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Connection Options for Wood-Frame and Heavy Timber Buildings

Strategies for achieving energy objectives with wood-frame structures
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Sponsored by reThink Wood
 
Continuing Education
 

Learning Objectives - After this course, you should be able to:

  1. Describe the basic categories of mechanical and joinery connections for modern wood structures, and their application in both light wood-frame and heavy timber construction.
  2. Examine the wide range of connection options available today, from traditional joinery methods to widely used fasteners and connectors to the innovative proprietary connection systems that are enabling longer wood spans, higher walls and taller buildings.
  3. Apply practical and technical design guidance to ensure effective performance of connections in wood structures.
  4. Discuss key considerations for selection and installation of connections, for best performance and to avoid potential problems.

Credits:

1 AIA LU/HSW
1 PDH
0.1 IACET CEU
*This course may qualify for PDH credit. Check your state licensing board for all laws, rules and regulations to confirm.

The use of wood as a structural material continues to grow far beyond traditional applications, such as single-family homes and buildings up to four stories. Although recent attention has focused on the possibility of wood high-rises, wood’s cost-effectiveness, versatility and light carbon footprint are already making it a material of choice for an expanding range of building types—from innovative public, educational and corporate structures that utilize mass timber products as their main architectural expression, to five-story (and higher) multi-family projects built with dimension lumber using long-established techniques. An essential element common to all of these buildings is effective connections.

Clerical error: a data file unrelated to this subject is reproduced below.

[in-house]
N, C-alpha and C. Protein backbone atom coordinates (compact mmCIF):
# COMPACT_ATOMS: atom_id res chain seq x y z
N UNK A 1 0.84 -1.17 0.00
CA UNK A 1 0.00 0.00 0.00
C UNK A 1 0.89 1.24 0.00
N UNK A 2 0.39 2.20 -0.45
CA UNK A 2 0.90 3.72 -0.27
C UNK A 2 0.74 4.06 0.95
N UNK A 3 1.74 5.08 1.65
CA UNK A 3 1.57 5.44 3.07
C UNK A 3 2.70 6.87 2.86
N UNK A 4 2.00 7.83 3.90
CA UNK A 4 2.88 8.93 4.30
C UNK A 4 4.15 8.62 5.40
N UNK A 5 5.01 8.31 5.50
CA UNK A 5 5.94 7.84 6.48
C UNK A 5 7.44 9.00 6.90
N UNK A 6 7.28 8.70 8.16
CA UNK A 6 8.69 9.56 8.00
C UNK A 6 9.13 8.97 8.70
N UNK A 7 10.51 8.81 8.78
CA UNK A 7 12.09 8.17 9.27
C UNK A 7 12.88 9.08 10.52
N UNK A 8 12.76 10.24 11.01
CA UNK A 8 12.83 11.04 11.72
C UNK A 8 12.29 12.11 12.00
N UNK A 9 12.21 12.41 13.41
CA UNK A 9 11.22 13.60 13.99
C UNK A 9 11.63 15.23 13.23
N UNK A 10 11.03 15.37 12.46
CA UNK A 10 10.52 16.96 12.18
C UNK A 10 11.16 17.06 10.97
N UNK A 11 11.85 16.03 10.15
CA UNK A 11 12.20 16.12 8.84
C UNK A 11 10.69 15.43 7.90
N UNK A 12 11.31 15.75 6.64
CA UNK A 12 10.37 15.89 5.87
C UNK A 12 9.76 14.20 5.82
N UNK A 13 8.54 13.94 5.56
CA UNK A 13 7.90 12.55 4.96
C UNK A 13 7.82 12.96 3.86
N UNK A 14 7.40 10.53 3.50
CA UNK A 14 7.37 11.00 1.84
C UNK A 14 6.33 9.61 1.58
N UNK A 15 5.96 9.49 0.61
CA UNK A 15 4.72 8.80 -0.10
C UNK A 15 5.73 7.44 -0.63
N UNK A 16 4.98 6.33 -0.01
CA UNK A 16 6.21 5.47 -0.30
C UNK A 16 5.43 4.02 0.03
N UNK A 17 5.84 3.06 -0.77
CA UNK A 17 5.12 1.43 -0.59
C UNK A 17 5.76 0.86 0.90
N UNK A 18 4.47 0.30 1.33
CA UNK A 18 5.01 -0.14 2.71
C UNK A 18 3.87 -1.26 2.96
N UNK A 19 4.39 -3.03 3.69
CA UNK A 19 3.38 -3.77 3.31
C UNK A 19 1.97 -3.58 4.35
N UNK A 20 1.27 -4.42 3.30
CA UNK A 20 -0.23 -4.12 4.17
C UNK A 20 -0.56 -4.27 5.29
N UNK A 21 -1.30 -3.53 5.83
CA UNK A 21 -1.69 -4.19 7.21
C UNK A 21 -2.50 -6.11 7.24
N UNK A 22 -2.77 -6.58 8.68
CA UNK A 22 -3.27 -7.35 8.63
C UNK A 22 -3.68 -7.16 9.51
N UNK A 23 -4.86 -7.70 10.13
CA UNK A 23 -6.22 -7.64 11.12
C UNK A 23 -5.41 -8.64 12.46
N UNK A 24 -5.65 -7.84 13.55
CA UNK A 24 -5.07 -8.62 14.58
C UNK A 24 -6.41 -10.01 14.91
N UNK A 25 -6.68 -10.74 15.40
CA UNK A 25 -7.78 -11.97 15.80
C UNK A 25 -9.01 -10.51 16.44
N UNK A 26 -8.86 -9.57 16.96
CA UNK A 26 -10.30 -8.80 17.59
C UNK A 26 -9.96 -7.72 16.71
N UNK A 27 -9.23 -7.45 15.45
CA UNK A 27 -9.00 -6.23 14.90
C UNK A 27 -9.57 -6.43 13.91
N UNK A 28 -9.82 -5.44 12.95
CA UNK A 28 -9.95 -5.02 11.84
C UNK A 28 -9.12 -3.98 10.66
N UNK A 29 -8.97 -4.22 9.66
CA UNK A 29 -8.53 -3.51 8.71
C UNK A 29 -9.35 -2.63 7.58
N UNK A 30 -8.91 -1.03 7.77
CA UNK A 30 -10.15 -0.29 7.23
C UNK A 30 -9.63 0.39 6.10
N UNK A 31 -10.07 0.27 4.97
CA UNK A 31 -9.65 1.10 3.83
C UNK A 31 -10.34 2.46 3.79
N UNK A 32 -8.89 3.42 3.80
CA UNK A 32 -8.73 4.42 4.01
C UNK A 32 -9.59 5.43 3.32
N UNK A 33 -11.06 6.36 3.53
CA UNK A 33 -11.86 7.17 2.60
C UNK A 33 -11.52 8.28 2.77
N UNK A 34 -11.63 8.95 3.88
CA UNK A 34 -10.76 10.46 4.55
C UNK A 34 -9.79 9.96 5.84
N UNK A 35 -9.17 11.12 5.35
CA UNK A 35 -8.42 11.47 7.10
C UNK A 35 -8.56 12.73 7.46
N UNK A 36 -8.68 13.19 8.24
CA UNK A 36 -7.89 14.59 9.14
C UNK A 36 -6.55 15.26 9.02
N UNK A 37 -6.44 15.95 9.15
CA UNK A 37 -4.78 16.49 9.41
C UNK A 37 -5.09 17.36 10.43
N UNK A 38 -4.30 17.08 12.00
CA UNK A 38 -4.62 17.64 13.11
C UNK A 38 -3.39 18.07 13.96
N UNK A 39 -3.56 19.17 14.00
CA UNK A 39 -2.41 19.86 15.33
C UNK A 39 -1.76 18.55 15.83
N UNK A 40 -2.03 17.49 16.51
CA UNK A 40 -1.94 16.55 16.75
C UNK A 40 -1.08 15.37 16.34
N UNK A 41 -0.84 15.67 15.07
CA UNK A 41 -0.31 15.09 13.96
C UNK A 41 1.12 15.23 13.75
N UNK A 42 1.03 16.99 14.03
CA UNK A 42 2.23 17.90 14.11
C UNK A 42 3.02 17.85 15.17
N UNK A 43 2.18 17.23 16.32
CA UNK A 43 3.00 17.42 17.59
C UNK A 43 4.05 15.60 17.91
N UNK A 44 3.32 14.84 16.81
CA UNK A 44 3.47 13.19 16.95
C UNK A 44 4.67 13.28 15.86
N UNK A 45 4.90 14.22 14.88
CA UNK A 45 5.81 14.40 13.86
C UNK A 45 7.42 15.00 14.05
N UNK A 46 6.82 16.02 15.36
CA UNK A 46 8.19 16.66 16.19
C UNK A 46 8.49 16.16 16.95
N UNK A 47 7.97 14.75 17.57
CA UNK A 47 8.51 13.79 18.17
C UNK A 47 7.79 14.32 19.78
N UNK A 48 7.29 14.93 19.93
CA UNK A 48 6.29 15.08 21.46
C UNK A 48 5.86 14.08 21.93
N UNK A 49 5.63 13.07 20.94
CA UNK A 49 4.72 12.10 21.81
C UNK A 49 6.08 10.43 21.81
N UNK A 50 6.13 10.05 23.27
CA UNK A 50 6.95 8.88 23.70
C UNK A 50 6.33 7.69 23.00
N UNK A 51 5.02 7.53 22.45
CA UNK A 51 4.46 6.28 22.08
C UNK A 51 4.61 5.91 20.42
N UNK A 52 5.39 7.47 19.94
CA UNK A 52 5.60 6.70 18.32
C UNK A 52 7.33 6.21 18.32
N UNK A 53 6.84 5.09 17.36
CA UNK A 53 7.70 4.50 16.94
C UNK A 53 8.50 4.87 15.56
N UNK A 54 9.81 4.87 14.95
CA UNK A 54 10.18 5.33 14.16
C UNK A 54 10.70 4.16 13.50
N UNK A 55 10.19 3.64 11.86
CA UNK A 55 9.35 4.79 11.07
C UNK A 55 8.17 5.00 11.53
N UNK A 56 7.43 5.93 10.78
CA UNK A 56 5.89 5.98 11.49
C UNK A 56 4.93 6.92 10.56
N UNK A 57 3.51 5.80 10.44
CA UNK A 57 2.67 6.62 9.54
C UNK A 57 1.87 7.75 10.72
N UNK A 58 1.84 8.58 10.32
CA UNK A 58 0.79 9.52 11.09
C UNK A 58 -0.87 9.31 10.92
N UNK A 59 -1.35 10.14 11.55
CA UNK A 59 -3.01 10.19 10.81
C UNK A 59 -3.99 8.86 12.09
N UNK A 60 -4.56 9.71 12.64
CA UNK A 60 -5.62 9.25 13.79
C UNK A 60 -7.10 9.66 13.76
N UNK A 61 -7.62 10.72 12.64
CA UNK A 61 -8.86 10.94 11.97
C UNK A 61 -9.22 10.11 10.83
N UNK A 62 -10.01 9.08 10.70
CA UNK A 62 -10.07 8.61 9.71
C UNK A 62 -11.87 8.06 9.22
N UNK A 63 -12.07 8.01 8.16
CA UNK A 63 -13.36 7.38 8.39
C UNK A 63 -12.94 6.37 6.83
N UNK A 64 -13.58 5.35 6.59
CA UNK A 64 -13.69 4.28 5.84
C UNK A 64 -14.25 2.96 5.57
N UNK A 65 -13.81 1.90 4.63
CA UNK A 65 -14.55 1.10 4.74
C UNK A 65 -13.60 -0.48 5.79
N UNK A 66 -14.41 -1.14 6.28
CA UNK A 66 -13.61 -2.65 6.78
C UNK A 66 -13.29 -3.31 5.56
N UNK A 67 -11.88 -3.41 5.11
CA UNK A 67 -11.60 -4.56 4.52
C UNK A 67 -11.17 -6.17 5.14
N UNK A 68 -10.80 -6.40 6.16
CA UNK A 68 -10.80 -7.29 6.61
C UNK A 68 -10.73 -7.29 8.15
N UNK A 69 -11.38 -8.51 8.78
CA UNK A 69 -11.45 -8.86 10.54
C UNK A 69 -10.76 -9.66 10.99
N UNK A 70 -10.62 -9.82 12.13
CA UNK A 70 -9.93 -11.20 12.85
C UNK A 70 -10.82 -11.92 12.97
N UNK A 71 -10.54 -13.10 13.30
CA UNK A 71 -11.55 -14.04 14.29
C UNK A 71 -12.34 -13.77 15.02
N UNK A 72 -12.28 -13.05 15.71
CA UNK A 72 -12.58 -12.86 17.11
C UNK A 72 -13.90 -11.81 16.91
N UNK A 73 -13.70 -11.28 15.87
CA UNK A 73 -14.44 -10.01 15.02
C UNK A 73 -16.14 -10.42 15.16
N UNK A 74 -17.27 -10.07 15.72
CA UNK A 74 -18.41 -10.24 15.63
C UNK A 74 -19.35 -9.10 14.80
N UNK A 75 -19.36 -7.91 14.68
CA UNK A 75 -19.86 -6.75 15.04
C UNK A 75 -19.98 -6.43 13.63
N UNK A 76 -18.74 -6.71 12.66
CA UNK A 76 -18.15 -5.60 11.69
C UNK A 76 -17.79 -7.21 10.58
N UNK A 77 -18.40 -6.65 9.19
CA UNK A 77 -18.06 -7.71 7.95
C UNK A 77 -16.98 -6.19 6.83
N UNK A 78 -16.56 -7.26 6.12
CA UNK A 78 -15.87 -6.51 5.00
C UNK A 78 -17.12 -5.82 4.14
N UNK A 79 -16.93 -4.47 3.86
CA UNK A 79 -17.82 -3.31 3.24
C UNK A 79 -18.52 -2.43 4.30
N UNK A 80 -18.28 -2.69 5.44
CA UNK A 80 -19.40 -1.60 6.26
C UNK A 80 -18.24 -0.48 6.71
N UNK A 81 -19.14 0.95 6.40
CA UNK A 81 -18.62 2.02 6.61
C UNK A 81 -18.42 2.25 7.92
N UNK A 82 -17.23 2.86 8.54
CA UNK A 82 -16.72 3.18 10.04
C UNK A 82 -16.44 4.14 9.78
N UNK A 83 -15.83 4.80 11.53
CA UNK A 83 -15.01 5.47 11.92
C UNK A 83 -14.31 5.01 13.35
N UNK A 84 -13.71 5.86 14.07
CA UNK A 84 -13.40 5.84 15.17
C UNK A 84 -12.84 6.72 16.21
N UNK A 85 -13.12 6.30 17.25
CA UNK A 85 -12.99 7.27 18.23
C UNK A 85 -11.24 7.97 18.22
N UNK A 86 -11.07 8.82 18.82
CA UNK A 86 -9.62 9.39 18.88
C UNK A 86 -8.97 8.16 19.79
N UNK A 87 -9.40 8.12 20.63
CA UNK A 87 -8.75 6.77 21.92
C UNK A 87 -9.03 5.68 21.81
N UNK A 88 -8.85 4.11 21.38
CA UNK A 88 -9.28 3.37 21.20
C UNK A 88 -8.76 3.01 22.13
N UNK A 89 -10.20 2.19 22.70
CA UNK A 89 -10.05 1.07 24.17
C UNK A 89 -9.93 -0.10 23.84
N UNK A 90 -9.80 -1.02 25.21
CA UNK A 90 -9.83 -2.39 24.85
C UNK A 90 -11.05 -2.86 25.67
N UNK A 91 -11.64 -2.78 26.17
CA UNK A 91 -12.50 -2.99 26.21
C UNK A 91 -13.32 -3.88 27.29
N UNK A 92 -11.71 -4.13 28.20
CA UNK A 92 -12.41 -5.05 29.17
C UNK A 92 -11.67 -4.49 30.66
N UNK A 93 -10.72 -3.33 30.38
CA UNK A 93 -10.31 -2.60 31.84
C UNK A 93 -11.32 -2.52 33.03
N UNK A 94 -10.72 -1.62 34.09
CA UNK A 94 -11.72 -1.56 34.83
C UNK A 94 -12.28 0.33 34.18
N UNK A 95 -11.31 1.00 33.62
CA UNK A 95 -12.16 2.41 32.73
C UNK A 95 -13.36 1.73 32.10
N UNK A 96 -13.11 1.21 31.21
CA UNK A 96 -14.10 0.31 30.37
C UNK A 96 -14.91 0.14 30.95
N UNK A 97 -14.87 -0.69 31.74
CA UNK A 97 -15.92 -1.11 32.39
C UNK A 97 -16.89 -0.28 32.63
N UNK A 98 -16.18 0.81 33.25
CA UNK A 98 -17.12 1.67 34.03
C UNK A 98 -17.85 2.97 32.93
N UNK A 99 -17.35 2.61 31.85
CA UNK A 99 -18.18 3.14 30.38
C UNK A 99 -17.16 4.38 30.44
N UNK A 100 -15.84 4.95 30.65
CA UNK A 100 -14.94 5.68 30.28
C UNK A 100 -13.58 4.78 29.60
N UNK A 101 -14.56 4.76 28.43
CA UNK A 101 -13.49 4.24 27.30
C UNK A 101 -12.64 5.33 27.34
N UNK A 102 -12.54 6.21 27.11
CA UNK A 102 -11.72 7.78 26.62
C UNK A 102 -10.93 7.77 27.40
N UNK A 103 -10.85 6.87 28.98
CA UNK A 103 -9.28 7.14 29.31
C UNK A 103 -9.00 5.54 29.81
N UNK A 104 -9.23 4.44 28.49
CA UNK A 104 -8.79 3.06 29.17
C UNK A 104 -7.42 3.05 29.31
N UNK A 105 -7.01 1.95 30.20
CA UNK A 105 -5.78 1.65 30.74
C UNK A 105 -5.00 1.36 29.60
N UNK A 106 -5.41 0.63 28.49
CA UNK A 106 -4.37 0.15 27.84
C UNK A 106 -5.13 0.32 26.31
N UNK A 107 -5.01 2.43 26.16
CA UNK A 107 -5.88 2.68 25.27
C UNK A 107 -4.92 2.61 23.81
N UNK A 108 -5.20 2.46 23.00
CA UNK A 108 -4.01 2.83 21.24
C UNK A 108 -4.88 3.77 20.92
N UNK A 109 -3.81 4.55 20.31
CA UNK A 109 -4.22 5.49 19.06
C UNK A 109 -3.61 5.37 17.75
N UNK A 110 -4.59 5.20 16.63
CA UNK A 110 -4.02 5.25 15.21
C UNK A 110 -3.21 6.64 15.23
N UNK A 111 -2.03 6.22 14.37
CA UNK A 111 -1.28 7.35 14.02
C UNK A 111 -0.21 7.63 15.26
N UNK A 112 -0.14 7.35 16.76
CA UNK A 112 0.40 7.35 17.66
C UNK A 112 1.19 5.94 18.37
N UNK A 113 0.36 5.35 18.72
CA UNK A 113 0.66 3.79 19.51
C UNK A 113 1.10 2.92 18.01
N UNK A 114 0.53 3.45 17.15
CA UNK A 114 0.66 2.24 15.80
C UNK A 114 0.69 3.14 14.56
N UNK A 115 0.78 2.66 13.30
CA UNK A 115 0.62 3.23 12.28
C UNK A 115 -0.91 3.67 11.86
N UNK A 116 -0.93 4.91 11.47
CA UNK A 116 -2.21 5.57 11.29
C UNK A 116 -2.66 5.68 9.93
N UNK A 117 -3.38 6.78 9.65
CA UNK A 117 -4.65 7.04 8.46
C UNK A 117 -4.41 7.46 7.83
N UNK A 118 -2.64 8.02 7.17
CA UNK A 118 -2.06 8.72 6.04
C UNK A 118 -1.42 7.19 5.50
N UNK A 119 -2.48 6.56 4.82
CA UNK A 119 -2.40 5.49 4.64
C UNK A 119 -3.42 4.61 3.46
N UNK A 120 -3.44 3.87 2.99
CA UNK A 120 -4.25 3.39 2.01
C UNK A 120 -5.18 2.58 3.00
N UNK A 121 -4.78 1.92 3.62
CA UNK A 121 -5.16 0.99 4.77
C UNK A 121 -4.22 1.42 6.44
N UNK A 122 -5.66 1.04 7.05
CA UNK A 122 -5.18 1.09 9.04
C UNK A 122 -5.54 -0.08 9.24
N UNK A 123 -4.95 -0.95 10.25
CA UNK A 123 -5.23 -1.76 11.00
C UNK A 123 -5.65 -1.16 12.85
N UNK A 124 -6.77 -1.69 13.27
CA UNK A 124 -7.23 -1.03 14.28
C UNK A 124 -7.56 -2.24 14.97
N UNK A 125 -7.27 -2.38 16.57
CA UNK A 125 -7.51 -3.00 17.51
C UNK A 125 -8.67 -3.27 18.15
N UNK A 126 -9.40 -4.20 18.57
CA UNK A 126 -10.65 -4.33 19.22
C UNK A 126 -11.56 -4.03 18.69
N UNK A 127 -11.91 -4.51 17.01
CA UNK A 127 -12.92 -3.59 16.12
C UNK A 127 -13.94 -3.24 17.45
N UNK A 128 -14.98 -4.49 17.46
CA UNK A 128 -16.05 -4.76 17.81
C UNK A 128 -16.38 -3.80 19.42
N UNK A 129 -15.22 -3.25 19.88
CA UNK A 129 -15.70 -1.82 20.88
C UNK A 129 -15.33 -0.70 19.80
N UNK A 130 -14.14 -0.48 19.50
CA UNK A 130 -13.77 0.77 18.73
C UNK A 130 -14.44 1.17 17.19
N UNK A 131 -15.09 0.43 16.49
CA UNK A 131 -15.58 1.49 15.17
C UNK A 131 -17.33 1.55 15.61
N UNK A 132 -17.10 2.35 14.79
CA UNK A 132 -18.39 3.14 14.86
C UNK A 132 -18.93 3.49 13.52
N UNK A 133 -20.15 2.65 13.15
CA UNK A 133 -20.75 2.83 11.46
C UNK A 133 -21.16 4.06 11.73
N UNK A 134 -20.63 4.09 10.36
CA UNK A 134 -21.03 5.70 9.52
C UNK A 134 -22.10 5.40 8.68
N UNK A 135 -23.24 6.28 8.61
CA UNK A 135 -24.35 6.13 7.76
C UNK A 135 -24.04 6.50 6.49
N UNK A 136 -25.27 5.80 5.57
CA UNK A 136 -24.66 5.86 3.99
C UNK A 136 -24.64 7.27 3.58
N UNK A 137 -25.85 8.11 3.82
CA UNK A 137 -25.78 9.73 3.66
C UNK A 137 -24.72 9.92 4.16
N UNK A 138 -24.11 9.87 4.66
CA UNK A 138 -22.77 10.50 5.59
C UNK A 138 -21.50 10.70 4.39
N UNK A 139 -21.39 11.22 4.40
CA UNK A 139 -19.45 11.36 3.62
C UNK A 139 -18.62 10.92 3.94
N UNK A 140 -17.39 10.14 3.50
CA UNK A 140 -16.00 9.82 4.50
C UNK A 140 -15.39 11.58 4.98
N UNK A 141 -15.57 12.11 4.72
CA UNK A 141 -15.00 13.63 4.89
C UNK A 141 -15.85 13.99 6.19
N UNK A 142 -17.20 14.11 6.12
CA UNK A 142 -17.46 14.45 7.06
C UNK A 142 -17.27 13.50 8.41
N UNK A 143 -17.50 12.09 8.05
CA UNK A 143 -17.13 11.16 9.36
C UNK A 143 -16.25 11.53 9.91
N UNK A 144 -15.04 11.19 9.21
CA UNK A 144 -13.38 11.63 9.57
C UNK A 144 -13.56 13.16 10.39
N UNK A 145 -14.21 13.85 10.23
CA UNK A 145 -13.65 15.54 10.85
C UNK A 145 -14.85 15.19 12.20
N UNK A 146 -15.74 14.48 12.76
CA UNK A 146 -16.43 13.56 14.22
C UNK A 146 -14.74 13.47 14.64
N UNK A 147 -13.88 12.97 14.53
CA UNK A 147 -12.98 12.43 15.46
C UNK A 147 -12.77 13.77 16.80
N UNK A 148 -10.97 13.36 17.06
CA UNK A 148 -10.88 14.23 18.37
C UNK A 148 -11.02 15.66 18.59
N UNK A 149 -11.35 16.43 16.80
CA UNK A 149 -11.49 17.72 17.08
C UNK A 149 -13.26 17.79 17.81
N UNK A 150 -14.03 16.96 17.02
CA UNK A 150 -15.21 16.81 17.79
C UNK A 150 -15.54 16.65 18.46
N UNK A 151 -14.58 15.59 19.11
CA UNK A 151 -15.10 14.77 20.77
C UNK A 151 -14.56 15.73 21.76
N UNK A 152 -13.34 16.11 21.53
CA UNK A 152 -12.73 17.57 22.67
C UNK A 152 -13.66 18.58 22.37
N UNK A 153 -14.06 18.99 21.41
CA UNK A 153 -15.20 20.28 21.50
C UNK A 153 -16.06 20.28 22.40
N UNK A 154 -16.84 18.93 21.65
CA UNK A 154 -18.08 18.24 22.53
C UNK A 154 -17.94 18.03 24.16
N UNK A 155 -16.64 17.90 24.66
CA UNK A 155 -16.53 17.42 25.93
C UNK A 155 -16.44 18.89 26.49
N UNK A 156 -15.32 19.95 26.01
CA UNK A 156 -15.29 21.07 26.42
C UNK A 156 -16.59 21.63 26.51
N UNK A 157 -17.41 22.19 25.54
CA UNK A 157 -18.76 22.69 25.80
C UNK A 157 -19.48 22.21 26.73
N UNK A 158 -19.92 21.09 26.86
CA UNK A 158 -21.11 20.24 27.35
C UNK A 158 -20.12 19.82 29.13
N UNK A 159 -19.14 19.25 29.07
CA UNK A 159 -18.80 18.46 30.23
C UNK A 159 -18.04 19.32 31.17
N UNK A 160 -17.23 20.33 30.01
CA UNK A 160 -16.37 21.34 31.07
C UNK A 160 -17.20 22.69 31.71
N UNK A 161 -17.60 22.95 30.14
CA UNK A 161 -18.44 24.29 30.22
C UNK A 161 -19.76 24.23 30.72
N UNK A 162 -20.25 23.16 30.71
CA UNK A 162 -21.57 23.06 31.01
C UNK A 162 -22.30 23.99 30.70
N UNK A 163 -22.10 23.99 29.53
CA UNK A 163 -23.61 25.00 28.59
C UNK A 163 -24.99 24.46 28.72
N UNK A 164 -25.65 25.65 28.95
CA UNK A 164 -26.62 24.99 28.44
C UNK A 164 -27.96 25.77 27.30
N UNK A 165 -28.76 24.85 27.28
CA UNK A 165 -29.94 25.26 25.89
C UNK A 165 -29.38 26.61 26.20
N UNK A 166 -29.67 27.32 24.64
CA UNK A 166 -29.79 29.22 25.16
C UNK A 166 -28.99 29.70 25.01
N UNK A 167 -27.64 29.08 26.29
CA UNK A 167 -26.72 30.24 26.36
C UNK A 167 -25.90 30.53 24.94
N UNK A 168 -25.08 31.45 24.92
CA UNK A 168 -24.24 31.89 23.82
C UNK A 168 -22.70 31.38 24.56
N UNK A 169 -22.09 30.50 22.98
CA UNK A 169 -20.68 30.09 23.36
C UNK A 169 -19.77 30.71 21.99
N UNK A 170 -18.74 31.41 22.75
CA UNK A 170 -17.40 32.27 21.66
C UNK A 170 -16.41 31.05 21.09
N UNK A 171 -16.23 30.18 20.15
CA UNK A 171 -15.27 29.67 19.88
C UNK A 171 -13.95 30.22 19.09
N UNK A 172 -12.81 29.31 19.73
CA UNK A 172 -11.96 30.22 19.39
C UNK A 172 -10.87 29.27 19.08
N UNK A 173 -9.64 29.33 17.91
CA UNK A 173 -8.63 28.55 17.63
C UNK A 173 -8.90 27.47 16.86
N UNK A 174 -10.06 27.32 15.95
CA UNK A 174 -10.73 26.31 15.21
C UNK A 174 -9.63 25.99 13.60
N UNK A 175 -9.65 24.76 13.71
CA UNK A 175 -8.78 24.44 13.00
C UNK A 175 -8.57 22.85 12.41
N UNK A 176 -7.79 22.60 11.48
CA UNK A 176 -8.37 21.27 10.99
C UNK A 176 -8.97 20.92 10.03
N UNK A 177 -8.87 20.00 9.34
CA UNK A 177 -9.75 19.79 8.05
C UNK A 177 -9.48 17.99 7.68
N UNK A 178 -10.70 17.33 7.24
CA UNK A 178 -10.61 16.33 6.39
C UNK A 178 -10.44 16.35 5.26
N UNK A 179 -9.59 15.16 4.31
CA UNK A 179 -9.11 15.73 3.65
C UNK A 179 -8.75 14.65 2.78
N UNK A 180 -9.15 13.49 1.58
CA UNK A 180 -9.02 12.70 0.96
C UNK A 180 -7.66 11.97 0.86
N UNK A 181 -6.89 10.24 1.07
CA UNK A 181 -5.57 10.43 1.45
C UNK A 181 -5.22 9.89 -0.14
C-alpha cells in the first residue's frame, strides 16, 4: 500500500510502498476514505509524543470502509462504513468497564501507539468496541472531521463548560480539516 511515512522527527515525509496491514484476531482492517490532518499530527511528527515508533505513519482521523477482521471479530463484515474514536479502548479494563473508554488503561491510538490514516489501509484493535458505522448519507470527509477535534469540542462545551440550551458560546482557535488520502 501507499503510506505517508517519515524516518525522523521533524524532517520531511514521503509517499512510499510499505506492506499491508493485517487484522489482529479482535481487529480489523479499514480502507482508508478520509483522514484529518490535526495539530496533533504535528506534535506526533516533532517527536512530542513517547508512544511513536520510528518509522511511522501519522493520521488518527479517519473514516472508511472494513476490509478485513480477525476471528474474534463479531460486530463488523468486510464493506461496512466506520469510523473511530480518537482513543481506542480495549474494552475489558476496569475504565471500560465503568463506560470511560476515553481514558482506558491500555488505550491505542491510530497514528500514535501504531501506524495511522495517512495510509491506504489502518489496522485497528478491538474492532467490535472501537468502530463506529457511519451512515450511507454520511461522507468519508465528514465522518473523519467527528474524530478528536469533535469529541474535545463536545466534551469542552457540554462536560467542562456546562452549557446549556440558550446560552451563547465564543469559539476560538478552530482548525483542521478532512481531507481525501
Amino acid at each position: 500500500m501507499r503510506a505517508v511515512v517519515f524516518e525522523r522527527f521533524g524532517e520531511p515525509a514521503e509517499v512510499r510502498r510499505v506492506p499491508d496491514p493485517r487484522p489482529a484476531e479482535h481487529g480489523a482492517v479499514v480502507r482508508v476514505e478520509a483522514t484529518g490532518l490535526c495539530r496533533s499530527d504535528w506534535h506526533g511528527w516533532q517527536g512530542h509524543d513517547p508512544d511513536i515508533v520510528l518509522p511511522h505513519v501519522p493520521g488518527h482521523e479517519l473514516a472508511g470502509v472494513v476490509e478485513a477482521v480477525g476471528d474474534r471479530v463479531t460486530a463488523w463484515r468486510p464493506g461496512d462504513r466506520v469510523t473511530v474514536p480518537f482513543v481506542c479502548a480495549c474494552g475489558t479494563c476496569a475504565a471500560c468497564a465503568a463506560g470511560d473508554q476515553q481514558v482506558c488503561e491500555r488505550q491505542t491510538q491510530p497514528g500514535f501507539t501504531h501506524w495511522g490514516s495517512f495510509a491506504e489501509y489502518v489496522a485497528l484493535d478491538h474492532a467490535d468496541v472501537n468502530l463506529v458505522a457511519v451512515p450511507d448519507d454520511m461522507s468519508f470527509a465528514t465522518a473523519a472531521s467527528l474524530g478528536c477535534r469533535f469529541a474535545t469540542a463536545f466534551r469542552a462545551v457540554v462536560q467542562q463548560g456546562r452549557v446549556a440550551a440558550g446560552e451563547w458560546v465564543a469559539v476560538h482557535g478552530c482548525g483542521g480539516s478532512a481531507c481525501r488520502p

In wood buildings, effective connections provide strength, stiffness, stability and ductility in addition to providing a continuous load path to the foundation. They are critical to building performance—under regular loads, and especially during extreme events such as hurricanes and earthquakes. According to post-disaster surveys, structural failures during these events are often due to faults in connection design or assembly.

This continuing education course provides an overview of connection options for modern wood structures, both light wood-frame and heavy timber (see glossary). It covers mechanical connections—including dowel, shear and metal connector plates with integral teeth—and joinery connections, as well as proprietary connections that are in many ways supporting the current surge in innovative wood design. Proper selection and installation, and ways to avoid potential problems, are also discussed.

Southern pine glulam was chosen for this 40,000-sf roof because of its ability to span long distances with minimal need for intermediate supports.

Photo: Robert Benson Photography

Portland Jetport, Portland, Maine
Architect: Gensler
Southern pine glulam was chosen for this 40,000-sf roof because of its ability to span long distances with minimal need for intermediate supports.

Wood Connection Basics